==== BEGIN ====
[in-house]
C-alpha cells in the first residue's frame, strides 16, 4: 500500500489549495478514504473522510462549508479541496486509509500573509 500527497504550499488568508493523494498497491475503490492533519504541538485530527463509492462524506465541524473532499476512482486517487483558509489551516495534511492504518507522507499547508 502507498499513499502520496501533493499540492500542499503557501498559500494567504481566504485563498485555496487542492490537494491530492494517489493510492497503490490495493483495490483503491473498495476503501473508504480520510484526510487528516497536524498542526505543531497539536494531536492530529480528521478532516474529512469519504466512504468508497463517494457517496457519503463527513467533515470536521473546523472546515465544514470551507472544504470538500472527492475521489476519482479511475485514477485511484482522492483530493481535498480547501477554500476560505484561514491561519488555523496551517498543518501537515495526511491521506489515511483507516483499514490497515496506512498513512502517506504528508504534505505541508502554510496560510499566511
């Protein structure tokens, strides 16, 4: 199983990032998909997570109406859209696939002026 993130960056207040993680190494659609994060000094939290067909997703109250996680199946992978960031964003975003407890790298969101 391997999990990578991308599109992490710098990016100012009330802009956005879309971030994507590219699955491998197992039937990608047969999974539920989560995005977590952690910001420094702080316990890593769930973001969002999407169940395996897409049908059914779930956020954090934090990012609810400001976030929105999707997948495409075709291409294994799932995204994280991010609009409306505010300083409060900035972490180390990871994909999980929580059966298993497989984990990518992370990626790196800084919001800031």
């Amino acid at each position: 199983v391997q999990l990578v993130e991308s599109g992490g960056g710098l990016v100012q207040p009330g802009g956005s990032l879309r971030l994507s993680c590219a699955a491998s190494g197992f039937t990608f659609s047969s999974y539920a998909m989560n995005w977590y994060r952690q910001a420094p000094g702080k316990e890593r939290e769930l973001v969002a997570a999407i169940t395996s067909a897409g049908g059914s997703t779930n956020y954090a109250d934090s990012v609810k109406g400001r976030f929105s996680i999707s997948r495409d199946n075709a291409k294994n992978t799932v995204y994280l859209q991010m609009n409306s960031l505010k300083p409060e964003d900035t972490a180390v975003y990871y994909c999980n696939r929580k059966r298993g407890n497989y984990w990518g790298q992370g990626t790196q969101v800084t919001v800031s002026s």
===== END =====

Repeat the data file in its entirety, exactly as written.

[in-house]
C-alpha cells in the first residue's frame, strides 16, 4: 500500500489549495478514504473522510462549508479541496486509509500573509 500527497504550499488568508493523494498497491475503490492533519504541538485530527463509492462524506465541524473532499476512482486517487483558509489551516495534511492504518507522507499547508 502507498499513499502520496501533493499540492500542499503557501498559500494567504481566504485563498485555496487542492490537494491530492494517489493510492497503490490495493483495490483503491473498495476503501473508504480520510484526510487528516497536524498542526505543531497539536494531536492530529480528521478532516474529512469519504466512504468508497463517494457517496457519503463527513467533515470536521473546523472546515465544514470551507472544504470538500472527492475521489476519482479511475485514477485511484482522492483530493481535498480547501477554500476560505484561514491561519488555523496551517498543518501537515495526511491521506489515511483507516483499514490497515496506512498513512502517506504528508504534505505541508502554510496560510499566511
């Protein structure tokens, strides 16, 4: 199983990032998909997570109406859209696939002026 993130960056207040993680190494659609994060000094939290067909997703109250996680199946992978960031964003975003407890790298969101 391997999990990578991308599109992490710098990016100012009330802009956005879309971030994507590219699955491998197992039937990608047969999974539920989560995005977590952690910001420094702080316990890593769930973001969002999407169940395996897409049908059914779930956020954090934090990012609810400001976030929105999707997948495409075709291409294994799932995204994280991010609009409306505010300083409060900035972490180390990871994909999980929580059966298993497989984990990518992370990626790196800084919001800031």
């Amino acid at each position: 199983v391997q999990l990578v993130e991308s599109g992490g960056g710098l990016v100012q207040p009330g802009g956005s990032l879309r971030l994507s993680c590219a699955a491998s190494g197992f039937t990608f659609s047969s999974y539920a998909m989560n995005w977590y994060r952690q910001a420094p000094g702080k316990e890593r939290e769930l973001v969002a997570a999407i169940t395996s067909a897409g049908g059914s997703t779930n956020y954090a109250d934090s990012v609810k109406g400001r976030f929105s996680i999707s997948r495409d199946n075709a291409k294994n992978t799932v995204y994280l859209q991010m609009n409306s960031l505010k300083p409060e964003d900035t972490a180390v975003y990871y994909c999980n696939r929580k059966r298993g407890n497989y984990w990518g790298q992370g990626t790196q969101v800084t919001v800031s002026s």